Think back just a few months to the global news story about US and UK electronic snooping on email and other internet traffic. The revelations at least served to illustrate just how vast the data capture and information processing abilities of government agencies have become. Of course, there were the usual reassurances that this was all necessary for our protection, and the standard secret policeman’s line of ’Why worry if you’ve nothing to hide?’. So we stopped worrying and went back to business as usual.
That story made headlines for a few weeks and brought the subject of government data trawling briefly out of the shadows. A recent, not entirely unrelated development, which has attracted very little (if any) public discussion, may concern a few readers a little more directly. From September 1, HMRC has had the power (under the Finance Act 2013) to access information directly from the UK’s merchant card acquirers to establish the number and value of all card transactions made by any trader in the previous four years that means all credit and debit cards. The first requests for this data were made in the week that these powers came into effect, so by the time that you read this the new system will already have been working for a month or so.
The official line is that no ’personal’ information regarding customers will be collected ie card numbers, names, etc but in a slightly more chilling tone they then say that the data will be analysed using a system known as Connect which ’cross-references and compares the data with what the tax authority already holds’. While the degree to which various government agencies are IT-linked is really only known by those specialists and consultants who’ve spent years working on Whitehall’s IT systems, it’s a fair assumption that this sales data will be linked to VAT return information, income/corporation tax information and employment records. From there it doesn’t take a massive leap of imagination or paranoia to expect links to social security and bank account records.
Now you may still think that this isn’t going to affect you, not directly. But just remember that this is aimed specifically at retailers. Business-to-business transactions aren’t often settled by debit or credit cards, so the main targets of the new campaign are going to be traders who sell to the public. Then consider that over half of all the fuel sold in the UK is paid for on plastic. At some point, when they start analysing card data, petrol forecourts will feature probably quite frequently. Now that’s not to say that most petrol retailers have to worry. The typical forecourt already has enough technology from the tanks through the pumps to the point-of-sale (POS) to make sales auditing quite easy, certainly as far as fuel sales are concerned. But increasingly also in terms of shop sales and automated car wash sales at least until you reach the accounting systems. If there’s going to be a problem it’ll probably arise in either of two areas.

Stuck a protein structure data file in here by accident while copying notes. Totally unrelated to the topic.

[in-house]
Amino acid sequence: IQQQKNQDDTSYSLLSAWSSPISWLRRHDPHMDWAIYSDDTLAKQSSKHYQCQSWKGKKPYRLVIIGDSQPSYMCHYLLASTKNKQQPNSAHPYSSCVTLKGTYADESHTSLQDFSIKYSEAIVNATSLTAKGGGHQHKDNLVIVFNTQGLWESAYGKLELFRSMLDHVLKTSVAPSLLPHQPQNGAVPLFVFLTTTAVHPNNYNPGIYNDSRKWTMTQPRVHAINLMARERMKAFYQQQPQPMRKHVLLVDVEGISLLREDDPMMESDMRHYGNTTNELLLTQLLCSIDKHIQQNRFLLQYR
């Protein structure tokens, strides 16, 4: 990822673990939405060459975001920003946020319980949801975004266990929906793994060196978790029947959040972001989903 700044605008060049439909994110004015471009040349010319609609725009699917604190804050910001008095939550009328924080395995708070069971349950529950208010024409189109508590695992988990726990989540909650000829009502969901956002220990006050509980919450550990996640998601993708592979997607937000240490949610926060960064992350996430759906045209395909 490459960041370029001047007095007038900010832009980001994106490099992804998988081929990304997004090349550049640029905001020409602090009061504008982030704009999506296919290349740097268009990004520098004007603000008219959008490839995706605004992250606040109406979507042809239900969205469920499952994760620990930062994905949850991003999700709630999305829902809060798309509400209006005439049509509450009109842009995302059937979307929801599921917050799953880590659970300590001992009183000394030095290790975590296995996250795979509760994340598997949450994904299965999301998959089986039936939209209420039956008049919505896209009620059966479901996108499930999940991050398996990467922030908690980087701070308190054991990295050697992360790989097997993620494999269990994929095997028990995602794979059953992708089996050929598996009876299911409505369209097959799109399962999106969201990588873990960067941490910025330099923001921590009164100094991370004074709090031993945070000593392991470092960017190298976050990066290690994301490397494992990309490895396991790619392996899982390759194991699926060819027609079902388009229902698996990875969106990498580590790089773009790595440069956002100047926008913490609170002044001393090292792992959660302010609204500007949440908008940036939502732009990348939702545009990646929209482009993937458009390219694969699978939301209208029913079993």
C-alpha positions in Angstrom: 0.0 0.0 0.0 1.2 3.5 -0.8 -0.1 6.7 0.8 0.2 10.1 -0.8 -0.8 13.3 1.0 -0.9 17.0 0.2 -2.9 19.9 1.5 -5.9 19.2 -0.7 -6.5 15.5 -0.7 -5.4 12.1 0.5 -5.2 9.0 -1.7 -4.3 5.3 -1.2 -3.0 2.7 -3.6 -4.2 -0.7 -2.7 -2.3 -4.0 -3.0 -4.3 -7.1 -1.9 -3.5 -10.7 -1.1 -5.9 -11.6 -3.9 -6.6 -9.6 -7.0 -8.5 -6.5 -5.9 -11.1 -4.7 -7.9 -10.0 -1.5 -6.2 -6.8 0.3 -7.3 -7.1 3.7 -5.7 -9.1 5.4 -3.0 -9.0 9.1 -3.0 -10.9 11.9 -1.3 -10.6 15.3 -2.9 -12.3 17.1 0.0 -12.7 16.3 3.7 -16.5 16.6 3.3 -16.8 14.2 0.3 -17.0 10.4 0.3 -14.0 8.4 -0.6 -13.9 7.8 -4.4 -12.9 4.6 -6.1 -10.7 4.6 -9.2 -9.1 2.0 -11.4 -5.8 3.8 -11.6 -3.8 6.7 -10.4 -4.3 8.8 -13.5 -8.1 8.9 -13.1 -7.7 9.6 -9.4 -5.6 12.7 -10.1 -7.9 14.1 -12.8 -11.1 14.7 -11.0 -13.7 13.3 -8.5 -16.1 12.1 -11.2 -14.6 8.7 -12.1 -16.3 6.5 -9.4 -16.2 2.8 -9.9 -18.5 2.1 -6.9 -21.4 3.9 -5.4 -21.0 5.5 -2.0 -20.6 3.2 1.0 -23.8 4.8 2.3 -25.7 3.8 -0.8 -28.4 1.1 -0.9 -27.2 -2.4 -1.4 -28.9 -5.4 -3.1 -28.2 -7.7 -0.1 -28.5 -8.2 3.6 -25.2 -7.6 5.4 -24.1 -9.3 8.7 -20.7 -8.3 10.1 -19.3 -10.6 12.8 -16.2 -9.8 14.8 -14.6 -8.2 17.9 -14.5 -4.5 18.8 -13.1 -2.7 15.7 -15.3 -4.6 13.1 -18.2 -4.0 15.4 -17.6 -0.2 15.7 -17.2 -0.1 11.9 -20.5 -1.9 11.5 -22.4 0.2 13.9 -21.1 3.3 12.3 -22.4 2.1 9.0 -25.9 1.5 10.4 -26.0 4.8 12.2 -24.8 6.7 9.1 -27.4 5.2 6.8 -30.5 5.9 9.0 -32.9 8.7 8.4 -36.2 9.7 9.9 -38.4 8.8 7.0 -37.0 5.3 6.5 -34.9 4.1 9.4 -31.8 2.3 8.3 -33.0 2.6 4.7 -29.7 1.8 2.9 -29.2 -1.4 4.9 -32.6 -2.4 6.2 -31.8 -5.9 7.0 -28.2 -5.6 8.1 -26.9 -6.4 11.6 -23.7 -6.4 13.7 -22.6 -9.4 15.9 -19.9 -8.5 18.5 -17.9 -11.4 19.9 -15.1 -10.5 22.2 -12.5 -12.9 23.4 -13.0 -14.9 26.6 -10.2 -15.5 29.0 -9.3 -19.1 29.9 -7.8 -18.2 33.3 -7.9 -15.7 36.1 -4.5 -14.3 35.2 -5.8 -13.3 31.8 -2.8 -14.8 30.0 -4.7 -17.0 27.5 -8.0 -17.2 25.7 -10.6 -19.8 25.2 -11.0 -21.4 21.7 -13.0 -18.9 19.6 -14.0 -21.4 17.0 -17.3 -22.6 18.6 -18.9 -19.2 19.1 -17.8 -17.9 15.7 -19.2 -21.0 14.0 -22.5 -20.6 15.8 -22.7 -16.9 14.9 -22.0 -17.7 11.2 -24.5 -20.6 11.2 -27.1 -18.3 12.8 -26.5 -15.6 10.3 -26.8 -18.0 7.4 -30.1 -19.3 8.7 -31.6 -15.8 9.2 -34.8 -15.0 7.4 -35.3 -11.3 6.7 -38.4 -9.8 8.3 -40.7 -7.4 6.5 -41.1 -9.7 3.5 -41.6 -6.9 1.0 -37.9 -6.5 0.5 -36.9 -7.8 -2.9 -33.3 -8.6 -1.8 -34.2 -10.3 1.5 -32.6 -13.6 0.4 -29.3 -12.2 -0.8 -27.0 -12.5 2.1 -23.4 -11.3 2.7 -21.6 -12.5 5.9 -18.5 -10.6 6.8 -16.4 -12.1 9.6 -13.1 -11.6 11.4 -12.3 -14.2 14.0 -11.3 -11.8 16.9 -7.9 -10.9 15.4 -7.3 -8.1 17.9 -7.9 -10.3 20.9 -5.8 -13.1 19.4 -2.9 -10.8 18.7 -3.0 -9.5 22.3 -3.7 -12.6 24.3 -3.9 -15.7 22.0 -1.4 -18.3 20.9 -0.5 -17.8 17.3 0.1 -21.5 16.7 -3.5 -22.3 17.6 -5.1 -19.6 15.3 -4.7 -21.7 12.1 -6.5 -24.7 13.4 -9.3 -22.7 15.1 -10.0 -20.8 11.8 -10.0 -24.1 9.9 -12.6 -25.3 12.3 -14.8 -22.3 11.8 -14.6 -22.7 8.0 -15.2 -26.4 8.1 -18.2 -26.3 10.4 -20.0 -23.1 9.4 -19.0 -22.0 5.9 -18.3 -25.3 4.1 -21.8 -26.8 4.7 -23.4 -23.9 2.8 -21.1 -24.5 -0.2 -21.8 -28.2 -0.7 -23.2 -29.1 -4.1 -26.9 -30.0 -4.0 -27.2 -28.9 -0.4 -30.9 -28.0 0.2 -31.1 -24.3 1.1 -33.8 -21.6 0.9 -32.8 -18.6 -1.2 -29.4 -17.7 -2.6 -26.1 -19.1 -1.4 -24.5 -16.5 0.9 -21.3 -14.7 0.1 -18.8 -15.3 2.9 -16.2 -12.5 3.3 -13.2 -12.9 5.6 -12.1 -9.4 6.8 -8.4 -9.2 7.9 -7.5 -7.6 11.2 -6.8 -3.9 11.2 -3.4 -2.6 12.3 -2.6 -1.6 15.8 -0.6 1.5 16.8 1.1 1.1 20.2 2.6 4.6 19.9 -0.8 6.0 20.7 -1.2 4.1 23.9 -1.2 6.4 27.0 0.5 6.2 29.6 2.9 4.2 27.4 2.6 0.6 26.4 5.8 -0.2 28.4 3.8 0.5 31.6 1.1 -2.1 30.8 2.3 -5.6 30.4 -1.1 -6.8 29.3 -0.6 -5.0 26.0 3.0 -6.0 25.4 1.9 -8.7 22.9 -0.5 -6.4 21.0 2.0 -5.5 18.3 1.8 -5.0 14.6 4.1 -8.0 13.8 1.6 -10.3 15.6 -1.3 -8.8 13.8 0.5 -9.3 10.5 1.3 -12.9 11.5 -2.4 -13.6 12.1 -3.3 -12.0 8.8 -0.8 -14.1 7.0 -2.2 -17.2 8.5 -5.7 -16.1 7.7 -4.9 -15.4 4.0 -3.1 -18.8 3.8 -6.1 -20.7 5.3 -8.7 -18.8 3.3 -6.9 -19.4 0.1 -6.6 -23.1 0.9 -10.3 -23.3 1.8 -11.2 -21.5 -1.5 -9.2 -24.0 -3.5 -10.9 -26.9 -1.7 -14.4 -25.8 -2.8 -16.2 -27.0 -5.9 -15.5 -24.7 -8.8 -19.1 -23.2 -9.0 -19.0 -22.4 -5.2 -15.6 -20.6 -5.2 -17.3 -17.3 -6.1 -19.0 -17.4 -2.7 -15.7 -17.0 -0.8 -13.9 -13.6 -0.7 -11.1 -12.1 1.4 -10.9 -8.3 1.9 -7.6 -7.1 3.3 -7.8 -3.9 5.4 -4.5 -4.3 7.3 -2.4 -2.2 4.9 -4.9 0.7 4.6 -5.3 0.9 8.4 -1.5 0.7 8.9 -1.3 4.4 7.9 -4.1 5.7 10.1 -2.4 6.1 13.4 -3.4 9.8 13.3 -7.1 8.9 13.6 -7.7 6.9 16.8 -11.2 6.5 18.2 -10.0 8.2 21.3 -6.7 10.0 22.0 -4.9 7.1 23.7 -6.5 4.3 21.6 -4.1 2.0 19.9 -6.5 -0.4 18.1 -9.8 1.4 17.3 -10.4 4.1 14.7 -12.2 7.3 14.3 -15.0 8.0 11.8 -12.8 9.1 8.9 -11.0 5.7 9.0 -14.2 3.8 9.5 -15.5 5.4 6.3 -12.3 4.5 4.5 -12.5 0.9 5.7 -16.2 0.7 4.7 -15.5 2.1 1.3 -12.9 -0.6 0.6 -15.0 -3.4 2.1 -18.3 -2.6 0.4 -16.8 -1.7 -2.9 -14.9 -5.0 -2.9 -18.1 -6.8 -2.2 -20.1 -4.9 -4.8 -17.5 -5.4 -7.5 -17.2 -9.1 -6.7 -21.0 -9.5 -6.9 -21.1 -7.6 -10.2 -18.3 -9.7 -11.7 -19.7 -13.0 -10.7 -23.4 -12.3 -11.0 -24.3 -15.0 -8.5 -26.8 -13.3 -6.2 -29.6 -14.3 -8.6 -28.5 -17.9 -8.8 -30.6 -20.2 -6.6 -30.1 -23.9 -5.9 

Does HMRC understand how petrol retailing works?
If you’ve ever had the experience of trying to ’assist’ a VAT inspector reconcile your POS reports to your management accounts and VAT returns, you may recall trying to explain some of the ’peculiarities’ of this industry and how they affect your figures. In particular, you might have tried to explain how your ’fleet card’ or ’Agency’ volume wasn’t really a retail sale in the normal sense, in that you don’t make the normal ’retail’ margin on that volume. If you’ve been there then you’ll probably remember the blank looks and then moving swiftly on to something more conventional, such as your tobacco purchase invoices. When HMRC pulls raw card data into its system, there’s unlikely to be anyone with industry-specific knowledge to explain what they’re seeing, so there’s more chance of their ’system’ generating an alert. Or take commission-operated sites. The fuel sales are owned by the parent company and accounted for under their VAT number, whereas shop sales are under the individual retailer’s VAT returns. But as far as customers’ card payments are concerned, the full value of fuel and shop sales appears as a single transaction.
One can only hope that HMRC understands what it’s seeing when it receives raw data from card processors. You may have nothing to hide, but do you really want to spend hours or days proving that once HMRC’s IT system decides that you’re a person of interest?
The retailer’s accounting system
Let’s be clear we’re not talking about deliberate fraud here. This scenario is about retailers who have an abundance of financial data on site from their POS/BOS systems, but it’s never checked or corrected, and may eventually be used ’raw’ to produce some figures that their accountant submits to HMRC without any further work. Or where the retailer is consistently late in extracting their data to produce ’real’ VAT returns, relying on estimates each time and then forgetting to adjust them when the actual data is eventually produced. Particularly that box on the VAT return for net sales figures (which are the ones most likely, obviously, to be compared to ’sales’ data from their card processors). Even if by some chance the final figures are not a million miles from the truth, there’s little evidence of how they’ve been compiled, and establishing an audit trail when HMRC comes for a chat will take them months.
Whether you see HMRC’s new powers as sinister, or just another attempt to crack down on tax cheats that should be applauded, is a matter of personal opinion. The fact is that they are in use today, and as part of a retail sector which uses payment cards particularly heavily, there’s a good chance your business will at some point fall within the scope of HMRC exercising these powers. At least now you can’t say that they were a secret about which nobody told you.